Bernard William Jewry was born in the Muswell Hill district of London on September 27th 1942. At the age of two the family moved to Mansfield, where his mother ran a boarding house. Many of the guests were either artists or musicians appearing at the Mansfield Theatre and in this sort of atmosphere, it's not surprising that although only a toddler, he took an avid interest in music and stage work.
At four he made his first vocal stage appearance in "Babes In The Wood"; five years later he made his straight acting debut in the Carl Jenner Mobile Theatre's presentation of "No Room At The Inn"; and three years on, whilst attending boarding school he fronted his first band at local fetes and garden parties. Aged 17, he took part in a talent showcase at the Mansfield Palais.Also appearing were a group who'd evolved from the remnants of the Diamond Skiffle Group and Roger Lymer and his Crusaders. Johnny Theakston with his Beat Boys newly re-named the Tremeloes won the competition and Bernard threw his lot in with the group as their road manager, occasionally joining them onstage.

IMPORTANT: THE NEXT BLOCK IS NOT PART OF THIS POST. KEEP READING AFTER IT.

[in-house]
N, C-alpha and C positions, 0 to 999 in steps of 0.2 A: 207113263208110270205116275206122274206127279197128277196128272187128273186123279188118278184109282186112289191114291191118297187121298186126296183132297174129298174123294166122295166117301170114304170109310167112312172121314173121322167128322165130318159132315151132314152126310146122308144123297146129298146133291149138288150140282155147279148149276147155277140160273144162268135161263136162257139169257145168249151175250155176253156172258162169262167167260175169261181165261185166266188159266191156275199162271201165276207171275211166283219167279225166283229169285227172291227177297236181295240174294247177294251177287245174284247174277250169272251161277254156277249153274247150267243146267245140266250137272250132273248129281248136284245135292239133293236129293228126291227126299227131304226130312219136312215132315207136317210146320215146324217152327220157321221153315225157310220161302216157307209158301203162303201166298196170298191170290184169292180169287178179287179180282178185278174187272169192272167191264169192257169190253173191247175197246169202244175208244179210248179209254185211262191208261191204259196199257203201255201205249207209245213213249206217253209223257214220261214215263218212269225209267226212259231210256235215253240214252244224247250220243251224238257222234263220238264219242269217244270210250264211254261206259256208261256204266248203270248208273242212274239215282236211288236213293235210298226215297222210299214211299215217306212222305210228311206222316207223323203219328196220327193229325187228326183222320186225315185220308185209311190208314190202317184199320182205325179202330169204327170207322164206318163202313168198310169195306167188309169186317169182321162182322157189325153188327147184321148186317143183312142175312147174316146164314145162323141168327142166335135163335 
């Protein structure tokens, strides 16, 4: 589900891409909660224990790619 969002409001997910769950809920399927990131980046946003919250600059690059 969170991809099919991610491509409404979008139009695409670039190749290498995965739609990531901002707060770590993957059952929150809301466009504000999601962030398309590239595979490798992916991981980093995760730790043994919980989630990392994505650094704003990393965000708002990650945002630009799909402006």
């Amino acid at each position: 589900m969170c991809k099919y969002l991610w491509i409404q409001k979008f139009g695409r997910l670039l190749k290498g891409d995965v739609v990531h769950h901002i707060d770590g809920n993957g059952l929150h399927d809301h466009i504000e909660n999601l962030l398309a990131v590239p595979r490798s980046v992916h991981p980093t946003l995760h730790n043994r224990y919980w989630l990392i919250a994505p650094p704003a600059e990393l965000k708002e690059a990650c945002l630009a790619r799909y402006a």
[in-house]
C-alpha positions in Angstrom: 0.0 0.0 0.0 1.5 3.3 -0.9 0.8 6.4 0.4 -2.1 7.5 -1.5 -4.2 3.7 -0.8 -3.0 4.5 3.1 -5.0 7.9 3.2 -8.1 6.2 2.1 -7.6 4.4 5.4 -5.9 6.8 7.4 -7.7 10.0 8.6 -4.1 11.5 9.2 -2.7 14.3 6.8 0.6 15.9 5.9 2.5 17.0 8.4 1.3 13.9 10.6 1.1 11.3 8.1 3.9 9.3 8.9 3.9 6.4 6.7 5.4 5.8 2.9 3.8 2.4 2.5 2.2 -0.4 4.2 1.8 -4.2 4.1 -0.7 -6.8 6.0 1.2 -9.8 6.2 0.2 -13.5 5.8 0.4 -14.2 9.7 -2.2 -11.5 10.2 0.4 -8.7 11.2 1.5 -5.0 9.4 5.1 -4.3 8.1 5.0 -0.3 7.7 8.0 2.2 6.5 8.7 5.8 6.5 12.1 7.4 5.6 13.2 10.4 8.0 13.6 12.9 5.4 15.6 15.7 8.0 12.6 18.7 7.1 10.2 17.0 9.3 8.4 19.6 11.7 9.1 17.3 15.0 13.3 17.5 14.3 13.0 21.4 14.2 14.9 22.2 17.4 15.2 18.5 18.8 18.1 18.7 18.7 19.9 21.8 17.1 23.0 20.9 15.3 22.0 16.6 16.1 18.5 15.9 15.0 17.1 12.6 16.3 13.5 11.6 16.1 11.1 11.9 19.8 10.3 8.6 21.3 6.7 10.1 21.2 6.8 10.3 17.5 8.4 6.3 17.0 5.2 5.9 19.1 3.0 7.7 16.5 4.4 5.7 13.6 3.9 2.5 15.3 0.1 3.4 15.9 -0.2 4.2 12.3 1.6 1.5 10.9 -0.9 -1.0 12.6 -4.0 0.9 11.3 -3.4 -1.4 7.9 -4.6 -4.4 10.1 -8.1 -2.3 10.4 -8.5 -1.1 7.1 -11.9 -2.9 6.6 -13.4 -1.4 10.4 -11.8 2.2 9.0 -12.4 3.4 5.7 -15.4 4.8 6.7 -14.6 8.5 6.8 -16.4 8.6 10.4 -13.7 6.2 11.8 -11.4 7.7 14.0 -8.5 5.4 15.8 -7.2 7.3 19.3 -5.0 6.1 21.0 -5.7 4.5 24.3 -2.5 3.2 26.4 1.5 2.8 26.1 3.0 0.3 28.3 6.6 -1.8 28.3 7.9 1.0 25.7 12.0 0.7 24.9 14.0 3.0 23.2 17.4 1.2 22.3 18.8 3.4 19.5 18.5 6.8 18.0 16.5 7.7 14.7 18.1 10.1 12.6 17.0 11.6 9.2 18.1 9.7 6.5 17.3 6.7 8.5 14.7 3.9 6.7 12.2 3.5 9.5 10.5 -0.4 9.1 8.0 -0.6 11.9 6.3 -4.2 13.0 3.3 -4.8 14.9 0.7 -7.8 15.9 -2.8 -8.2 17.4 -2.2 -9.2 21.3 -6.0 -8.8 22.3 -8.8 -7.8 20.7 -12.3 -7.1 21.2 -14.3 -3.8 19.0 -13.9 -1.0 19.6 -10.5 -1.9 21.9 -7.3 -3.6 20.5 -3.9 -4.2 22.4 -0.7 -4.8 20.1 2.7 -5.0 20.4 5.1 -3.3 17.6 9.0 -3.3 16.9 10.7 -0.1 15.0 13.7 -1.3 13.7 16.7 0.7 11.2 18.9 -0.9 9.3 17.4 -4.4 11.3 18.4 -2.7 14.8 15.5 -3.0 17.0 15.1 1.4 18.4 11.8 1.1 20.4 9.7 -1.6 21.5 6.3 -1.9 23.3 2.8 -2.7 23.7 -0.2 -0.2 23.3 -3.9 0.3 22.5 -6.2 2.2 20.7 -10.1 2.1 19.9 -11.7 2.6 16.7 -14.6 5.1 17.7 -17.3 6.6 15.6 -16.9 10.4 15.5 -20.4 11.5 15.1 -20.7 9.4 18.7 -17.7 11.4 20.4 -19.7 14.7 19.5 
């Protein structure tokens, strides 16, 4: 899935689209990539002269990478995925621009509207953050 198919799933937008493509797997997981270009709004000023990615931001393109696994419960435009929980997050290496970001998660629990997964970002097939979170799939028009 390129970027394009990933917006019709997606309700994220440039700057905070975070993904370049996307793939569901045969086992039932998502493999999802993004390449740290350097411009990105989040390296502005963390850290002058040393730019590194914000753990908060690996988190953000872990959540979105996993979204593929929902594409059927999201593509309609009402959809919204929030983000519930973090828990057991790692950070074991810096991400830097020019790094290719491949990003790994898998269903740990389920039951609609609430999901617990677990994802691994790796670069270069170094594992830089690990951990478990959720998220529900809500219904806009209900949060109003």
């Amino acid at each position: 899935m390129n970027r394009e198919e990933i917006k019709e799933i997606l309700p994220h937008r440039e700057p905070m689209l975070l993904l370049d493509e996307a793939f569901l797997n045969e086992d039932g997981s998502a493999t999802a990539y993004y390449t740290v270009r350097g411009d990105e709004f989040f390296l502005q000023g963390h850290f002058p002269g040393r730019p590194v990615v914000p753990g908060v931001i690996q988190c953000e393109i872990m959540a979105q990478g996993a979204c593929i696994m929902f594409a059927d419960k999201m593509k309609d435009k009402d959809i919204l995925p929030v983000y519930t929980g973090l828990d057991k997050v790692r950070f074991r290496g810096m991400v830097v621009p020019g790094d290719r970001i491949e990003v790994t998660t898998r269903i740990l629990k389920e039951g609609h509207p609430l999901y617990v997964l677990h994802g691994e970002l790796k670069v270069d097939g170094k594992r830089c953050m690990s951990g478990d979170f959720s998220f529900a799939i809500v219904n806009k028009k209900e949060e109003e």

By the turn of the 1960's Theakston had assumed a more 'Americanised' stage persona from an amalgam of the lead character from the western "Shane" and a local printer firm, Fentons'. The newly re-christened and now fully professional "Shane Fenton and the Fentones" went from strength to strength in the Nottinghamshire area and beyond, and encouraged the group to submit a tape recording to the BBC Light Programme (forerunner of Radio 1). Although granted a coveted audition tragedy struck just days before the event: 17-year old Johnny Theakston was taken seriously ill with rheumatic fever and was rushed into hospital, where he died two days later. The band, whose line-up had long settled of Jerry Wilcock and Mick Eyre on lead and rhythm guitars, Bill Bonney on bass and Tony Hinchcliffe on drums were ready to quit, but with some persuasion from Johnny's Mother they steeled their resolve and coerced Bernard into full-time singing by taking over the Shane Fenton role.Passing the audition with flying colours, they were given a slot on the two-hour "Saturday Club", a show recorded in Birmingham but transmitted nationally. The gig went so well they became regular guests on the series and the programme's musical director, Tommy Sanderson became their manager. He got them a long-term recording contract with EMI's Parlophone label, the eccentric relation to its associate labels, Columbia (Cliff Richard, the Shadows) and HMV (early Elvis, Johnny Kidd and the Pirates). True, George Martin's roster consisted of more unusual signings on the company like established comedy acts, like Bernard Cribbins, Charlie Drake and Peter Sellers, although their current biggest and consistent seller was teen idol Adam Faith. The bulk of the groups' production work was handled by George Martin (the man behind the Beatles' hits), occasionally handing over to others.